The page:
the original data. In the previous panel, you retrieved the text of the content 
elements in order. Use this information to determine which nodes to retrieve from the 
temporary rows, and in what order. Once you have the old data and the new name, 
create the new element and add it to the row. 

Finally, add the new row to the root, and the root to the Document. The only thing 
left to add is any attributes. 

Add attributes to the new document 

The new Document is almost complete. You've added the new elements, but not 
any attributes that may have been specified. Adding them is similar to adding the 
new elements themselves. The possibility exists, however, that there is more than 
one attribute for an element, so this must be accounted for in the code. The easiest 
way to accomplish this is to retrieve the attribute elements into a NodeList,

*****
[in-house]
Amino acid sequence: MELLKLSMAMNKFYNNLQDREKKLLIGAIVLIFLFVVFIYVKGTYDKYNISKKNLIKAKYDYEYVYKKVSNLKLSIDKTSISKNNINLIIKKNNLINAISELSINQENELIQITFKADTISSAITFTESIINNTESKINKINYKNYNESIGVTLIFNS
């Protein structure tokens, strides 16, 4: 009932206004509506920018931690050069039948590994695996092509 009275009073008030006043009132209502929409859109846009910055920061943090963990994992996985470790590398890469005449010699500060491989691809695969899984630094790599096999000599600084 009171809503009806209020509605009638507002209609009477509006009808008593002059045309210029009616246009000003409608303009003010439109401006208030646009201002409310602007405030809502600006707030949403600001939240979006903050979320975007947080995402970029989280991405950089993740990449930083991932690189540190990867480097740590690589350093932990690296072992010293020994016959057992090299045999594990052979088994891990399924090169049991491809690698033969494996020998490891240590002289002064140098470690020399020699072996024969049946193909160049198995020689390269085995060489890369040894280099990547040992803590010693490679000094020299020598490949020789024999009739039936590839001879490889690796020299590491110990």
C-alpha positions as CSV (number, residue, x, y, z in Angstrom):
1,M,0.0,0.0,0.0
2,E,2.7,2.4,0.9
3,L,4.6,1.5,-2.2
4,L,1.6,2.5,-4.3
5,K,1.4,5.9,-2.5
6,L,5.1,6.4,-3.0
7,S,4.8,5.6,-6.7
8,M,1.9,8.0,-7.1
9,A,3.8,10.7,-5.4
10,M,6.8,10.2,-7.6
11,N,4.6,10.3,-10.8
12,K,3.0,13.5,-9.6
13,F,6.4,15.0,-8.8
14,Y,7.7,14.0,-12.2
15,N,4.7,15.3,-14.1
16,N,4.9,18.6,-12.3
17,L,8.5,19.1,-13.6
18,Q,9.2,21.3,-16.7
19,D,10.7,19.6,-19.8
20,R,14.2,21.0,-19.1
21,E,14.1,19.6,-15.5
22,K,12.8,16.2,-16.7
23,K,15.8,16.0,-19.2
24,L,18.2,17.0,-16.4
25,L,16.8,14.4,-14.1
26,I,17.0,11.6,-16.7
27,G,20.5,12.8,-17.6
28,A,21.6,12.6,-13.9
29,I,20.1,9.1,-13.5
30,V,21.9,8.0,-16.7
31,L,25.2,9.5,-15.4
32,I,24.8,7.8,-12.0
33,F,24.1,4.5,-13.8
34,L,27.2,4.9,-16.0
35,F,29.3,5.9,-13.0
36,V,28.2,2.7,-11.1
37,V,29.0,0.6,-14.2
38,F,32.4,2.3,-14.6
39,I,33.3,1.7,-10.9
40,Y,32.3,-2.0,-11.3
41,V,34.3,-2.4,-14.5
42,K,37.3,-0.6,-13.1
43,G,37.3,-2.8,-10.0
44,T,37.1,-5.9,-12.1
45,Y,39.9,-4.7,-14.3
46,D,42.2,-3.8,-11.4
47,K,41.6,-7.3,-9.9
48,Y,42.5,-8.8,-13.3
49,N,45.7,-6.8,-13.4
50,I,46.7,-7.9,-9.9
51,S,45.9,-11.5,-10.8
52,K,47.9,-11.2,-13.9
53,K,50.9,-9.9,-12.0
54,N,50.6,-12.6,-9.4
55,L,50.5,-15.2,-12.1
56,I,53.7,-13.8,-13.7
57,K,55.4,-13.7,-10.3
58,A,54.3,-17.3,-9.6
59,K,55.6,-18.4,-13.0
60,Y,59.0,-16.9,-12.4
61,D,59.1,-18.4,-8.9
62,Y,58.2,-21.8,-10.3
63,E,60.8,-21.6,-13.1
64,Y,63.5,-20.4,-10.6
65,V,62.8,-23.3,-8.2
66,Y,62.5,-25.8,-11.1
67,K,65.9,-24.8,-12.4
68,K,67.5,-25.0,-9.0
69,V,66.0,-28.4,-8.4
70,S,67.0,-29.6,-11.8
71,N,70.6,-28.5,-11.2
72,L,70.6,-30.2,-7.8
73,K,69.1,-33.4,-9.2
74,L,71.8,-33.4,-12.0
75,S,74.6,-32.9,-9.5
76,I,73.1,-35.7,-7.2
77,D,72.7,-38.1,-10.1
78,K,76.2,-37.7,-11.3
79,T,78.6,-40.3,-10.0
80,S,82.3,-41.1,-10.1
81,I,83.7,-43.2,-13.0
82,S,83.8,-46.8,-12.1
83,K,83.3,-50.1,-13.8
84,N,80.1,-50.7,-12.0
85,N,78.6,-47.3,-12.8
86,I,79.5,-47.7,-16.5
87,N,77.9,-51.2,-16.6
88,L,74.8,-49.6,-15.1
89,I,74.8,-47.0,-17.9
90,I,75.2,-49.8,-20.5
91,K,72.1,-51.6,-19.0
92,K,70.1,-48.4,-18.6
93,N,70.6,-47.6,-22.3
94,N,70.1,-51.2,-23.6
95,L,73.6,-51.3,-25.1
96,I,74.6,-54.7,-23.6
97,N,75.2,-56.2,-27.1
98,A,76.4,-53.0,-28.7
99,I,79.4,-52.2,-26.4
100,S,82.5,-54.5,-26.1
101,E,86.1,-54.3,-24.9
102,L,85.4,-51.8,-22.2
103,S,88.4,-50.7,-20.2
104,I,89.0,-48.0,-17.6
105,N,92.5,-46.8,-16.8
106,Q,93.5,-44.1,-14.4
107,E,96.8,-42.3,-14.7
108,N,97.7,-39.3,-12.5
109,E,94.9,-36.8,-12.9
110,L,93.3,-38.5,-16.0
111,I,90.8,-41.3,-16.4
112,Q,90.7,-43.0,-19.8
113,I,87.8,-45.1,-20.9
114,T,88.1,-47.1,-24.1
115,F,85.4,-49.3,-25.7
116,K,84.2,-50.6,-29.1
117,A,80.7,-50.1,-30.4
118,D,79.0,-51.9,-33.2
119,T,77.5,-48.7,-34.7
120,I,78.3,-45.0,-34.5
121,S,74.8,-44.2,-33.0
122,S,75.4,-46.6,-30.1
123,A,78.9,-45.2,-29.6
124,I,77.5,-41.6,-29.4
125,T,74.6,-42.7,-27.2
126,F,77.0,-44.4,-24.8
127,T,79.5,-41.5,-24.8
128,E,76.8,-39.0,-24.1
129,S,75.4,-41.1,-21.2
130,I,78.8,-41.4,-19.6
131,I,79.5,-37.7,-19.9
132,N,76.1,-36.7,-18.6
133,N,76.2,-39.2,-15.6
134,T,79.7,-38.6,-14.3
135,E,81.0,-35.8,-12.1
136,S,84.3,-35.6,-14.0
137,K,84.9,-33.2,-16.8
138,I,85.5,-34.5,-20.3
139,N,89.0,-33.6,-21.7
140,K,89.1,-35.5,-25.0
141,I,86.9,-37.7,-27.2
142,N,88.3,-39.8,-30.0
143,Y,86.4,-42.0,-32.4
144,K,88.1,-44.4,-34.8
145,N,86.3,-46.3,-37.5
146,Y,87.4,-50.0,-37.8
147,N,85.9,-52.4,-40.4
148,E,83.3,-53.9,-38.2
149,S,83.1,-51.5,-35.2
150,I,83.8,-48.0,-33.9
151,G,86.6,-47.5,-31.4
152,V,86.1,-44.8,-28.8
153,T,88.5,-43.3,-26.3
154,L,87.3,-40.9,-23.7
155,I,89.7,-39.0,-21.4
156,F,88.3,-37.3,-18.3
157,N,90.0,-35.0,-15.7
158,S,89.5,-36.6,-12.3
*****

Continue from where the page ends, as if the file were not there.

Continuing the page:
then iterate through this list to deal with each one. For each desired attribute, 
determine the field name from the original Document, and the name in the new 
Document. 

Element newElement = newDoc.createElement(newElementName);
newElement.appendChild(newDoc.createTextNode(oldValue));

//Retrieve list of new elements

NodeList newAttributes =
thisElement.getElementsByTagName("attribute");

for (int k=0; k < newAttributes.getLength(); k++) {
//For each new attribute
//Get the mapping information
Element thisAttribute = (Element)newAttributes.item(k);
String oldAttributeField = thisAttribute.getFirstChild().getNodeValue();
String newAttributeName = thisAttribute.getAttribute("name");


//Get the original value
oldValueElement =
(Element)thisRow.getElementsByTagName(oldAttributeField).item(0);
String oldAttributeValue =
oldValueElement.getFirstChild().getNodeValue();

//Create the new attribute
newElement.setAttribute(newAttributeName, oldAttributeValue);
}

//Add the element to the new row

newRow.appendChild(newElement);
}
//Add the new row to the root
newRootElement.appendChild(newRow);

The final document 

At the end of this process, newDoc holds the old information in the new format. From 
here, it can be used in another application or transformed further using XSLT or 
other means. 

<pricingInfo>

<product>
<description product_number="1">Filet Mignon</description>
<quantity>1</quantity>
<size>1</size>